Narrative Medicine can reduce opposition to organ removal for transplantation

Abstract

In Italy in 2017 out of 2738 assessments of death, there was a 28.7% of oppositions of family members to the removal of organs post-mortem. This opposition is a serious limitation to the development of transplantation programs. There is a need to increase the number of transplants since transplantation grants the highest quality of life, a longer survival and at a lower cost for the society. We propose the use of Narrative Medicine (MN) to reduce this opposition. “Narrative Medicine – as Charon says – fortifies clinical practice with the narrative competence to recognize, absorb, metabolize, interpret, and be moved by the stories of illness”. We have identified eight stories as having a particular echo: 1. That of Nicholas Green, the American child killed on the Salerno-Reggio Calabria highway and whose organs saved seven people. 2. The story of Ylenia, who learned solidarity from transplants. 3. That of Robin JA Eady, Dermatology Professor in London and the second person on dialysis from Scribner in Seattle. 4. The story of the organ donation of Liberato Venditti, a young man who loved life and climbs on a motorcycle. 5. That of the young football player Giuseppe Feola, remembered here by the Napoli player Gonzalo Higuaín. 6. The donation of the organs of Bruno Memoli, Professor of Nephrology in Naples. 7. The reflections of a heart surgeon. 8. The story written by Federico Finozzi about his own transplant.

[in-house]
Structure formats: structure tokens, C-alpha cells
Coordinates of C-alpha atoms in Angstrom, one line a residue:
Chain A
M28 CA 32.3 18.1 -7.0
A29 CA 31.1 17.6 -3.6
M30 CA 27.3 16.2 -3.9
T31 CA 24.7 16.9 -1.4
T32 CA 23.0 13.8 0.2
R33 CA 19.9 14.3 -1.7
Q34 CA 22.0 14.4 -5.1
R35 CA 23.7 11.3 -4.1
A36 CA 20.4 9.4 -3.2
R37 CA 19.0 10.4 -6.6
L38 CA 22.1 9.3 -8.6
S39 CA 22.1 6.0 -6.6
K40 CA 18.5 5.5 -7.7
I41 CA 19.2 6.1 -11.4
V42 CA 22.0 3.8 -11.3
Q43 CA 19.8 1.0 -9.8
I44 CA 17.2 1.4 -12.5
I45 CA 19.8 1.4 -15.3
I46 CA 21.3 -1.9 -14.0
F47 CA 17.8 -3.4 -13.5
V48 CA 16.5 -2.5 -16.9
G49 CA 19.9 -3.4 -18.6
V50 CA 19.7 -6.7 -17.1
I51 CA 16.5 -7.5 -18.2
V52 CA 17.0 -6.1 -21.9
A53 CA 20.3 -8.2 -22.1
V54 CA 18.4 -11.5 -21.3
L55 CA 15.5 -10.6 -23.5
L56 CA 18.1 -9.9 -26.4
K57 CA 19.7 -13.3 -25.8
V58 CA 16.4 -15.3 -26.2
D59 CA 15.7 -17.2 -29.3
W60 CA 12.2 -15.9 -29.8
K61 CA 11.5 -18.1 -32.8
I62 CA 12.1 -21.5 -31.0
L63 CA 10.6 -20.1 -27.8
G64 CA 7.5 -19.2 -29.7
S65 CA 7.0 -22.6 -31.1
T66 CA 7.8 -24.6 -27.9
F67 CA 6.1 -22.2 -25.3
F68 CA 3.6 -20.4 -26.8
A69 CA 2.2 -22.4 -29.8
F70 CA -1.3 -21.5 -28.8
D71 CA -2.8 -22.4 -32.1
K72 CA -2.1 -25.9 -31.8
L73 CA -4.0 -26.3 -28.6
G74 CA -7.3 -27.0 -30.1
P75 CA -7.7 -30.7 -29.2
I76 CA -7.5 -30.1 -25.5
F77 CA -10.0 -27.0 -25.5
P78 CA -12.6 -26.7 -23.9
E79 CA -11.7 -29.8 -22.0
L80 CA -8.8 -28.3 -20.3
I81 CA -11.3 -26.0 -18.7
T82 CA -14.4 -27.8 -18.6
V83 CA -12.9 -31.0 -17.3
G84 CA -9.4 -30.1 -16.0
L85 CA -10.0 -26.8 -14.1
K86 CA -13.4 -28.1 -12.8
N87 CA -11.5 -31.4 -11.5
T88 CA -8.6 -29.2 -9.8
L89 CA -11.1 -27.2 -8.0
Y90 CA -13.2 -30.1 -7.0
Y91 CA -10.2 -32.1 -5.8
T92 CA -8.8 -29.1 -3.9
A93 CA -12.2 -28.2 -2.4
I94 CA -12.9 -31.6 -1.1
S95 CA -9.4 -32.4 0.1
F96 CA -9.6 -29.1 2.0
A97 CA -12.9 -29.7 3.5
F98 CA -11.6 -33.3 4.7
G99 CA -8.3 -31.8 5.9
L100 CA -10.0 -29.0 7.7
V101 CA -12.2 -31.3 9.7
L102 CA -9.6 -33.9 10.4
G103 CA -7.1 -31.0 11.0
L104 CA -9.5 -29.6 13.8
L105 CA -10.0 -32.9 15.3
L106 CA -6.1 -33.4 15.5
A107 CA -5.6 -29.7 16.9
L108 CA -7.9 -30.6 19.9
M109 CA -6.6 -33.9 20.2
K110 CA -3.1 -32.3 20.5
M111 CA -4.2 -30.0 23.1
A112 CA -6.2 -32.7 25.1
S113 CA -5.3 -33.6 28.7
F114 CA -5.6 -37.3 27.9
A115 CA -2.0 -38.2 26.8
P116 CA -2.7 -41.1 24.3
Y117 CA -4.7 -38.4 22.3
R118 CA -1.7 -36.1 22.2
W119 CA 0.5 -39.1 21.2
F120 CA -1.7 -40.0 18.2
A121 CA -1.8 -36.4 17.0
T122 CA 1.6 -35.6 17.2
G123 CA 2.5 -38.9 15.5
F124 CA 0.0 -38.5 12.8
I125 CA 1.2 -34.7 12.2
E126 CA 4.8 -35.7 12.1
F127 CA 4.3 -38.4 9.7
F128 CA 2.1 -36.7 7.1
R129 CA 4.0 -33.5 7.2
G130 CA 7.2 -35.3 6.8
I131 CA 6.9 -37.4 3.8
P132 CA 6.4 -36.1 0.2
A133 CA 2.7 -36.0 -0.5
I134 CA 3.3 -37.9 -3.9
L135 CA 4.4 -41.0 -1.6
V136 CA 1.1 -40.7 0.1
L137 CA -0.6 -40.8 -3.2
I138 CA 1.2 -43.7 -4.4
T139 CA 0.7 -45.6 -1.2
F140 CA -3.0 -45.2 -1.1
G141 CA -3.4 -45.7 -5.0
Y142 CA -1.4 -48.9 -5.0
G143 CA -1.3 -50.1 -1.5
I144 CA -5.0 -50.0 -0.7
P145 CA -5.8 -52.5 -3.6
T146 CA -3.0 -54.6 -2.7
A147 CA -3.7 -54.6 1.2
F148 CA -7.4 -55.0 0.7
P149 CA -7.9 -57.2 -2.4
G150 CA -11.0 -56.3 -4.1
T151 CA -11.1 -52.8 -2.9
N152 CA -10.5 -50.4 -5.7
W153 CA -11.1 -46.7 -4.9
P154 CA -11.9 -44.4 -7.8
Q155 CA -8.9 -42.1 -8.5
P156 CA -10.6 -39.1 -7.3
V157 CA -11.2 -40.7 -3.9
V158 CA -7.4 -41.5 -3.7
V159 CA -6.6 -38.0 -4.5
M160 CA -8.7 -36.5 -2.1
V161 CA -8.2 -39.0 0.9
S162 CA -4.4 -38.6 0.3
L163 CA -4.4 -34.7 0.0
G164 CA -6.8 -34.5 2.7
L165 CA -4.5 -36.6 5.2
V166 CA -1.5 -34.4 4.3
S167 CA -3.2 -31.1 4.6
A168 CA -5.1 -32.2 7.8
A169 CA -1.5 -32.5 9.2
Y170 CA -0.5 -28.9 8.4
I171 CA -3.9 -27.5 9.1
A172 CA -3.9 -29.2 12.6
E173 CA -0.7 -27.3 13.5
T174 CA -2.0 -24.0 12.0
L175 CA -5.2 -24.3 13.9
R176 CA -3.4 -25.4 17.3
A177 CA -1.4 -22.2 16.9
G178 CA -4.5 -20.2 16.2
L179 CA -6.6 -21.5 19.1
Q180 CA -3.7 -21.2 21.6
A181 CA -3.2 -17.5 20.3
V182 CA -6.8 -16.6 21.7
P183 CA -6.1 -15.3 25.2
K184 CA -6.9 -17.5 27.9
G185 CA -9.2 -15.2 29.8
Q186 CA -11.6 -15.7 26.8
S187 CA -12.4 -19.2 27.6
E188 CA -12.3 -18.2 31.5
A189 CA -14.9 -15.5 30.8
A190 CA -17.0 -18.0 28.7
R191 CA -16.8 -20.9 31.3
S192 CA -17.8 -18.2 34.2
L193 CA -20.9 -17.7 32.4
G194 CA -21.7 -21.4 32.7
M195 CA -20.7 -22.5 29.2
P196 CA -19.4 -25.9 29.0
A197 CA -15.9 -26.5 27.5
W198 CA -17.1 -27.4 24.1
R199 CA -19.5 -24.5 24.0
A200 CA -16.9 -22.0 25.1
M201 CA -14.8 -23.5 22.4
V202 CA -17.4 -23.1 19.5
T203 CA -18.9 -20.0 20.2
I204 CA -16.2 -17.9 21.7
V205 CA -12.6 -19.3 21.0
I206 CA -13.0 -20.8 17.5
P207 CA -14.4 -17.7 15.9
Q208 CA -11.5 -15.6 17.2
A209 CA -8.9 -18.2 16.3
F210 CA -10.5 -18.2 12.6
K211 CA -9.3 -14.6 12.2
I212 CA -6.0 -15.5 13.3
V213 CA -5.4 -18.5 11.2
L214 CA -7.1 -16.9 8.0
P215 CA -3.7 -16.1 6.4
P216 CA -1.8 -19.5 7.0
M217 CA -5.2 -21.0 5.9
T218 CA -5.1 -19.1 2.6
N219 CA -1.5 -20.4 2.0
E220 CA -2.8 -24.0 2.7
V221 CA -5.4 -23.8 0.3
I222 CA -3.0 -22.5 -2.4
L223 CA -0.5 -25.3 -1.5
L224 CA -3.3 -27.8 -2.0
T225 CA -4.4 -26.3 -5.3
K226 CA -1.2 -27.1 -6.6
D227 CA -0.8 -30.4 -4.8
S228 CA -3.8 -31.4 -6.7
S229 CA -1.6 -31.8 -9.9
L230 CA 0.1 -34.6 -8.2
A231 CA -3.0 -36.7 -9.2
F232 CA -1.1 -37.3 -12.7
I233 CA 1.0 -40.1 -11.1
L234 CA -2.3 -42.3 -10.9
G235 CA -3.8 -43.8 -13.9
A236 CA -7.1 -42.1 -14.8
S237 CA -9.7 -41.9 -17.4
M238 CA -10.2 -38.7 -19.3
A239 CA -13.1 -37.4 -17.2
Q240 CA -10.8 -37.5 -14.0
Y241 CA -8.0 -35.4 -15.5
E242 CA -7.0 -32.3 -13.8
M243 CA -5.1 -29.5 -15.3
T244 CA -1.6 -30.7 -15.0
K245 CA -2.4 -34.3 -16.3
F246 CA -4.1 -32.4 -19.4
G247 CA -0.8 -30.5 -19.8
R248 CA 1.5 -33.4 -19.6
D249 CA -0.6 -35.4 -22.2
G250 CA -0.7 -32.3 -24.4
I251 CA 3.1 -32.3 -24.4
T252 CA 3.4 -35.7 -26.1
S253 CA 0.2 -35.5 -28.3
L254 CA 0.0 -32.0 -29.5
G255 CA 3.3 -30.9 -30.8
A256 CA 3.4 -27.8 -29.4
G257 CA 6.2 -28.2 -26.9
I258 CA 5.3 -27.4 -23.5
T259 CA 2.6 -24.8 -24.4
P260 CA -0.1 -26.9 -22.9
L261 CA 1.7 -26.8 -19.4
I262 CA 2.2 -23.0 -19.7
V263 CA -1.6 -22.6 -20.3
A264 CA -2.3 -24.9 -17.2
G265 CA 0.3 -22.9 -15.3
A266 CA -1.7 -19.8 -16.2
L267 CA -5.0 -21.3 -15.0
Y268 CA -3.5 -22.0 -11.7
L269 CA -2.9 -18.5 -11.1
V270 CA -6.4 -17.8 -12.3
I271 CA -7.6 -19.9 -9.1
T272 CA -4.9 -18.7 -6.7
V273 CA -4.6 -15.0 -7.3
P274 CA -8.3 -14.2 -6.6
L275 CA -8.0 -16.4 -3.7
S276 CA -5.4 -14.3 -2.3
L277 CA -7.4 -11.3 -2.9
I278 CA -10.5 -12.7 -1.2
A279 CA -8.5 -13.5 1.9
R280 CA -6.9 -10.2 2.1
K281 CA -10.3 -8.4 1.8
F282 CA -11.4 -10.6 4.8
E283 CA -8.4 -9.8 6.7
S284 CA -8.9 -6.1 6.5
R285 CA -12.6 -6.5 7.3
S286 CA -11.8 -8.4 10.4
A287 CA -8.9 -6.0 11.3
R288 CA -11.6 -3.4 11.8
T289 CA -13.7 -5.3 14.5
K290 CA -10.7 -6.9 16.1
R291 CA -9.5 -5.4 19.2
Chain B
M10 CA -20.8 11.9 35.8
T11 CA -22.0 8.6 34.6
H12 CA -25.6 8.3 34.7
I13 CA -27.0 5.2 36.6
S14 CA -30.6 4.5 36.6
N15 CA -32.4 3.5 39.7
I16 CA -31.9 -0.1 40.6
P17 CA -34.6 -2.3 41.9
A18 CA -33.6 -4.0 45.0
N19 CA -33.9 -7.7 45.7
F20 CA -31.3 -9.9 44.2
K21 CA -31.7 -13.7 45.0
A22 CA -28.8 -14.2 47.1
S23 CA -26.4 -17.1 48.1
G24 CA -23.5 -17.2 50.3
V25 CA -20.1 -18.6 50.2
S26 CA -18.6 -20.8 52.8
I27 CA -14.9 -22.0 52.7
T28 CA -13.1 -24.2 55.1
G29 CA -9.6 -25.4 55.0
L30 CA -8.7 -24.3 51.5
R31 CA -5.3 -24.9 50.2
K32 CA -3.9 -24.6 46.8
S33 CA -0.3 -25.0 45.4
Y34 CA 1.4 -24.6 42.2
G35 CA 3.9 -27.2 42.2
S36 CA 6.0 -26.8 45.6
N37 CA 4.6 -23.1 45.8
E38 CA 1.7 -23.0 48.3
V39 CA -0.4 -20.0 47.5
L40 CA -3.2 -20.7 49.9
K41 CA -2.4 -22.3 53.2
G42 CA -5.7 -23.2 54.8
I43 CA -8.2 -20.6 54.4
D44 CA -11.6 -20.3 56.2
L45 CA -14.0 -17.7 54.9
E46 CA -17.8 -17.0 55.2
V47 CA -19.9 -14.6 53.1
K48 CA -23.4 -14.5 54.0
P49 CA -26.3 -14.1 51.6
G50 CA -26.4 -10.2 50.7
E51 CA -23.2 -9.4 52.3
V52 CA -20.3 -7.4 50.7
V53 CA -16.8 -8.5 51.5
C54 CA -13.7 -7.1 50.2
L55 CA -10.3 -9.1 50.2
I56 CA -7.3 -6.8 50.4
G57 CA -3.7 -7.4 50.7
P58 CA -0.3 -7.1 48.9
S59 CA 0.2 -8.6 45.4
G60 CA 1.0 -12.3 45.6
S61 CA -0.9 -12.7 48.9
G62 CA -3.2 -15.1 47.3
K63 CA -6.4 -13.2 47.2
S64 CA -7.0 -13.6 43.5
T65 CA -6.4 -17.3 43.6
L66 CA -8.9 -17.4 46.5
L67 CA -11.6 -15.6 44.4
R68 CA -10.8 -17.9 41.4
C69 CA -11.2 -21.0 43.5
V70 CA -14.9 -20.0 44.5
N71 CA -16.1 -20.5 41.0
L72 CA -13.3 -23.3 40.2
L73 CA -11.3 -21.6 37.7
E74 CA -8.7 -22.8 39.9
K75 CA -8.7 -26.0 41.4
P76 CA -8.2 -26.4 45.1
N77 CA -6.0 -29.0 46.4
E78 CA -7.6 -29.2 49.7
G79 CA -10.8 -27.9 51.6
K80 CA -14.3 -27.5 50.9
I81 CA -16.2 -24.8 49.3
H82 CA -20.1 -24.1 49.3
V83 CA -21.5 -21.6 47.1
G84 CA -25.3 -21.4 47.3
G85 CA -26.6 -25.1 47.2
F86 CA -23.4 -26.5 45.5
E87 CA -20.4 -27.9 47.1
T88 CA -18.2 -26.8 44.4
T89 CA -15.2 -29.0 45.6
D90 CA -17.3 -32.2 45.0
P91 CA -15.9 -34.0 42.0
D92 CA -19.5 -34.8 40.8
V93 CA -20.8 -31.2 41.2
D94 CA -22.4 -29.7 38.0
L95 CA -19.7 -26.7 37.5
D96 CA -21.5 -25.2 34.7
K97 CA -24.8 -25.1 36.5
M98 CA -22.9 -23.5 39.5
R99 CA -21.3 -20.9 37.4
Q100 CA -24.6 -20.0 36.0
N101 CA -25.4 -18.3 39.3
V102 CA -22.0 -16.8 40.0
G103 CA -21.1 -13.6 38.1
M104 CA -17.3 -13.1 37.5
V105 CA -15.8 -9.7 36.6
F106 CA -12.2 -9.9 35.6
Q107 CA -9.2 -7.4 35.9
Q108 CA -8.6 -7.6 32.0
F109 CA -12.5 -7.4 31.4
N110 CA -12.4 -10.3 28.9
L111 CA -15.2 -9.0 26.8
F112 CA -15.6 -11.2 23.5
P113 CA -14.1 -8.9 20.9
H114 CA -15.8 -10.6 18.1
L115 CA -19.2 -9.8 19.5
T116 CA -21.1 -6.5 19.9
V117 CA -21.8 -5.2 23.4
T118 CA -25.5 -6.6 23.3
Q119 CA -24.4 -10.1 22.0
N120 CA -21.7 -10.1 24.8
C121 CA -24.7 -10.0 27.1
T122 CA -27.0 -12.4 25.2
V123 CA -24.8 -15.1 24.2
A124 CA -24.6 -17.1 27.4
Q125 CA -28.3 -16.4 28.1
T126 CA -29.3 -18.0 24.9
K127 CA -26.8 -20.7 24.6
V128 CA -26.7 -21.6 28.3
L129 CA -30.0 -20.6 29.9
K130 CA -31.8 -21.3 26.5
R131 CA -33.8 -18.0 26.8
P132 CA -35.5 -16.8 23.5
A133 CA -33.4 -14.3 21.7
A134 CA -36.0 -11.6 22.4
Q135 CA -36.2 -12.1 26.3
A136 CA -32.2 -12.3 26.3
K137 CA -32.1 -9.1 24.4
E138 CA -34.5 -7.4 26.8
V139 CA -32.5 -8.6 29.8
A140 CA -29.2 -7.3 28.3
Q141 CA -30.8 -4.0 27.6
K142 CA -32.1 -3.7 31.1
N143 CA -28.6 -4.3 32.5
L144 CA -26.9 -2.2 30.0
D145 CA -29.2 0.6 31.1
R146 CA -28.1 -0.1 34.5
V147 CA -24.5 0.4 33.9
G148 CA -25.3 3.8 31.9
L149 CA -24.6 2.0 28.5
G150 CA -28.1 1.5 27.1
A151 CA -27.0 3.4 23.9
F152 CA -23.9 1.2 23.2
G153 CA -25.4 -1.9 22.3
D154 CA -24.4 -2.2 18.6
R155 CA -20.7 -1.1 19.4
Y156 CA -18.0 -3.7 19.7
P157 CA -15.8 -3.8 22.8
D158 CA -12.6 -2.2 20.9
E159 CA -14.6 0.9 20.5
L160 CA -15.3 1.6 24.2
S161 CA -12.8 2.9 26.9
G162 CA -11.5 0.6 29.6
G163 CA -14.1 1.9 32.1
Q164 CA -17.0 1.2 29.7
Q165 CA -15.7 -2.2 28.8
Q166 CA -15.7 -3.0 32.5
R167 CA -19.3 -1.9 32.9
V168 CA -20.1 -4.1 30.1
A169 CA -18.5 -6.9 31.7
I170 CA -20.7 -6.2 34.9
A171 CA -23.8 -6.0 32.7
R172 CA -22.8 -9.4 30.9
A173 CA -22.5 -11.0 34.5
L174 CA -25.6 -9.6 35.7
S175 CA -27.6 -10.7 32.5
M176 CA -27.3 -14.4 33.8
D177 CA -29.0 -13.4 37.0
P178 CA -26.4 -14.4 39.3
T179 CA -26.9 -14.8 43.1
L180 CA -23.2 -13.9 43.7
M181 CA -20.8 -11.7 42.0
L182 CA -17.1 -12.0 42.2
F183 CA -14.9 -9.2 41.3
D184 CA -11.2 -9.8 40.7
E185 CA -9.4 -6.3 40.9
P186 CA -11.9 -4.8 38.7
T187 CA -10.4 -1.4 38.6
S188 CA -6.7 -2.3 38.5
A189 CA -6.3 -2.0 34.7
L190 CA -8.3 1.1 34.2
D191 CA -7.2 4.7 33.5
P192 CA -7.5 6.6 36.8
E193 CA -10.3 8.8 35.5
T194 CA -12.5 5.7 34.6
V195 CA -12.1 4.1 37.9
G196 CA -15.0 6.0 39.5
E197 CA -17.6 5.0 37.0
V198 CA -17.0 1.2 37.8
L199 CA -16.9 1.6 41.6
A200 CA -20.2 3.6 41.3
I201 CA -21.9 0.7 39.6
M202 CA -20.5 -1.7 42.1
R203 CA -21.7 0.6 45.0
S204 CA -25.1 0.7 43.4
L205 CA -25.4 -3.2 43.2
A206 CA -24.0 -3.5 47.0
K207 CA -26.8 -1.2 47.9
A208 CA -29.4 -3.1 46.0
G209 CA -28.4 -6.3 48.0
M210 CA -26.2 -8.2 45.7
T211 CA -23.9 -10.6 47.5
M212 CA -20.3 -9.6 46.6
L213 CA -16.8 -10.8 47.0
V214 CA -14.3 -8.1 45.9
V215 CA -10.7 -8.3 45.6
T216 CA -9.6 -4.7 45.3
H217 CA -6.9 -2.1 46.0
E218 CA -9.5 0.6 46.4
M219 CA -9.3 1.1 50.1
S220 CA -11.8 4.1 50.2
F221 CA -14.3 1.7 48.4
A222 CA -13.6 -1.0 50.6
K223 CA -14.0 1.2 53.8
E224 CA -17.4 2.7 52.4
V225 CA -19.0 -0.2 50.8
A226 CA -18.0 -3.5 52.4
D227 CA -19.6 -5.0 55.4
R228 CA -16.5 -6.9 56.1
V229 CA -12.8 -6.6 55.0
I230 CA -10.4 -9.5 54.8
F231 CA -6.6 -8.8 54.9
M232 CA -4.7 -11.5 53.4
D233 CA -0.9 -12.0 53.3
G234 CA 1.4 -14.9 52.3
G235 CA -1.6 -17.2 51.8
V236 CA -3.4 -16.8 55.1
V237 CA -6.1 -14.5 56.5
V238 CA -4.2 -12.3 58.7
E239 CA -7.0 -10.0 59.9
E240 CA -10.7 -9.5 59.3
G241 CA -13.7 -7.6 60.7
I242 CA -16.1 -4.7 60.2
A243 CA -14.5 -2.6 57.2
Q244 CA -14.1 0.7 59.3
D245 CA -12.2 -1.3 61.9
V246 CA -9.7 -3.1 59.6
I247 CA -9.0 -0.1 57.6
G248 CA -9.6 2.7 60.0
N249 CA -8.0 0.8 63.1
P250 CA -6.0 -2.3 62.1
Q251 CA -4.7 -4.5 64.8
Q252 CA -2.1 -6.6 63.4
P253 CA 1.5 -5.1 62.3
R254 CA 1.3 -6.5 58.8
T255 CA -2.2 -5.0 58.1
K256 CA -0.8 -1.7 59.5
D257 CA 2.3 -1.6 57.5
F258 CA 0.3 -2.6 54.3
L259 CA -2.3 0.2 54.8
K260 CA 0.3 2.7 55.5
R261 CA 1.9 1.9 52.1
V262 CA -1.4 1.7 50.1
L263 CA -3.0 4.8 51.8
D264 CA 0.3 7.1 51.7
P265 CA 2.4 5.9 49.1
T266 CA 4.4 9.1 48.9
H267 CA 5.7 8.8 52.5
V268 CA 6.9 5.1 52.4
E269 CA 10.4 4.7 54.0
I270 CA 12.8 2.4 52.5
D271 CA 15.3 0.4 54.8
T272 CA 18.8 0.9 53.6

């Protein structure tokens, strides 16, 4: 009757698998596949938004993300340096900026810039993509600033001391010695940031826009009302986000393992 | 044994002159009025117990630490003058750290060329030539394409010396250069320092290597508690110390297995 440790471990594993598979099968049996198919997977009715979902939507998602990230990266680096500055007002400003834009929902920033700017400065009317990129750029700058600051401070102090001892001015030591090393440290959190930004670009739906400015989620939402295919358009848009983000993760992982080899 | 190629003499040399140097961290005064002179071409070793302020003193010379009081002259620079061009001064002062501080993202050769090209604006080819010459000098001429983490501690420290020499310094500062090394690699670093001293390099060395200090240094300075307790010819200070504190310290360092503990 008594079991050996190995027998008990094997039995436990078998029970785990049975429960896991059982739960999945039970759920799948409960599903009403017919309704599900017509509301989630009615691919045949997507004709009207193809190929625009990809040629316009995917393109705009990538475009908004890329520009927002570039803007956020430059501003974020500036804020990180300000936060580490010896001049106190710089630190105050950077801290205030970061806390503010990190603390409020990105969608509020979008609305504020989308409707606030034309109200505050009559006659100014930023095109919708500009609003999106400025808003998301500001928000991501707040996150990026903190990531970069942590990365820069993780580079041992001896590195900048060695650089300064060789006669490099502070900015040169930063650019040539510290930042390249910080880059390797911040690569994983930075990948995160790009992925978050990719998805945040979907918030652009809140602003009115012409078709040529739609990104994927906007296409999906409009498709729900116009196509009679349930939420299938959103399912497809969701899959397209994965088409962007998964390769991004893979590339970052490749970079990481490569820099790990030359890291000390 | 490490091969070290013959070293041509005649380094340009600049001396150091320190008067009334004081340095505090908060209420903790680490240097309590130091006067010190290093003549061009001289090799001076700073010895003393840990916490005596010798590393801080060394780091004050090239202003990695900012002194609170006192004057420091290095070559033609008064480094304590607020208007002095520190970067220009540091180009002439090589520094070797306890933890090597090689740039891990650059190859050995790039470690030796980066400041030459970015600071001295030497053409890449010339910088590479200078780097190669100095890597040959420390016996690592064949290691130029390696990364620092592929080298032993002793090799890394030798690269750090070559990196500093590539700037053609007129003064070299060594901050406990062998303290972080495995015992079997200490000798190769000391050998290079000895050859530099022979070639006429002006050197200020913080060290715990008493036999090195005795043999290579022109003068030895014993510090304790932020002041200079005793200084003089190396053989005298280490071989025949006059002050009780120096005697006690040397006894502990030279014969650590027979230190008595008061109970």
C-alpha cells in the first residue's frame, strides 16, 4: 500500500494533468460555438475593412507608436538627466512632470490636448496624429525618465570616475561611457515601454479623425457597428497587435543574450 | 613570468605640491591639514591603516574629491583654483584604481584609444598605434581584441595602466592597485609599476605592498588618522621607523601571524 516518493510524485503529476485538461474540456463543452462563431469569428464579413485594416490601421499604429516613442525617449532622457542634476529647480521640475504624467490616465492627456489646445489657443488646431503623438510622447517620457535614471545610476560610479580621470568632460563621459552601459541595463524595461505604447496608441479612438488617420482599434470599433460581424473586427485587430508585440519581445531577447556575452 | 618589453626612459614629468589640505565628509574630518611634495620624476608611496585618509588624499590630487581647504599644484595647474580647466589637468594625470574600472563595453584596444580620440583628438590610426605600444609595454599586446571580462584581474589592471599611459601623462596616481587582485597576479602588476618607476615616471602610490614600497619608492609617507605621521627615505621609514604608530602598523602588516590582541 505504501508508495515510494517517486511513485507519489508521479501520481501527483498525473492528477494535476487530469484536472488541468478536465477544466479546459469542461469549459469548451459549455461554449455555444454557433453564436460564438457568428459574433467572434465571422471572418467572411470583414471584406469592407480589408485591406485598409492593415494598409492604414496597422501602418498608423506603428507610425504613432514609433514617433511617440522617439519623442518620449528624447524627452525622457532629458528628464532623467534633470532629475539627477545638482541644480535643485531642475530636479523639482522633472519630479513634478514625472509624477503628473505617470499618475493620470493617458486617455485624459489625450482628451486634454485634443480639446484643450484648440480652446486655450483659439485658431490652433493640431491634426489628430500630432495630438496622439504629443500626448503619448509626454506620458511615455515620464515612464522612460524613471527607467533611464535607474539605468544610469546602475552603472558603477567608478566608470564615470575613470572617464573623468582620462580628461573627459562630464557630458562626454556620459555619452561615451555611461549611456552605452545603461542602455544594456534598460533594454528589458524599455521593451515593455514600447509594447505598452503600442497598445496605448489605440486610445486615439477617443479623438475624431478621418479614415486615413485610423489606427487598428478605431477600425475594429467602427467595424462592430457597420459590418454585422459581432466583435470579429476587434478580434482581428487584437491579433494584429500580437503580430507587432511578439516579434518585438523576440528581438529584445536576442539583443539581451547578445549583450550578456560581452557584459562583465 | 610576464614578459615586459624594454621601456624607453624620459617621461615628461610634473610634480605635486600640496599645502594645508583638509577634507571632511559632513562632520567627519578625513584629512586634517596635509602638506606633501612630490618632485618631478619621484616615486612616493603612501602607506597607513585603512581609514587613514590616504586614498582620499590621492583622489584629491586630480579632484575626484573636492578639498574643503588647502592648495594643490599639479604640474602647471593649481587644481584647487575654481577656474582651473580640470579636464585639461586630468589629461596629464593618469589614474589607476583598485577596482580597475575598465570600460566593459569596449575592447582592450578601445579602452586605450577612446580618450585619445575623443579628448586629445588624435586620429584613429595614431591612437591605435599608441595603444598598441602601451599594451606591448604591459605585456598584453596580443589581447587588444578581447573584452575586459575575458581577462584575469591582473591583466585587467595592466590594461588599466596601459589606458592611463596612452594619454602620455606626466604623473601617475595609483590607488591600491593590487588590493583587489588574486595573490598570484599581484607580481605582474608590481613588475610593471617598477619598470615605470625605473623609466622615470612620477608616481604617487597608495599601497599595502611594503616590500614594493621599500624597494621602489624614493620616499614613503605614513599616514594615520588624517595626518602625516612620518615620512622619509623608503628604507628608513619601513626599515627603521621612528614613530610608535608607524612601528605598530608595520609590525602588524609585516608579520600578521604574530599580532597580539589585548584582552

“The stories” – as Greenhalgh writes – “have an ethical dimension. The person who reads or hears such a story incurs a duty to act so. Stories are open and subversive”.

Keywords: Narrative Medicine, organ donation, opposition to organ removal, lack of organs for transplantation, narrative organ donation

Sorry, this entry is only available in Italian. For the sake of viewer convenience, the content is shown below in the alternative language. You may click the link to switch the active language.

Introduzione

Giovanni Paolo II nel discorso tenuto ai partecipanti del Primo Congresso Internazionale della Society for Organ Sharing sottolineava che: “Soprattutto, questa forma di trattamento è inseparabile da un atto umano di donazione. In effetti, il trapianto presuppone una decisione anteriore, esplicita, libera e consapevole da parte del donatore o di qualcuno che legittimamente lo rappresenti, di solito i parenti più stretti.  

La visualizzazione dell’intero documento è riservata a Soci attivi, devi essere registrato e aver eseguito la Login con utente e password.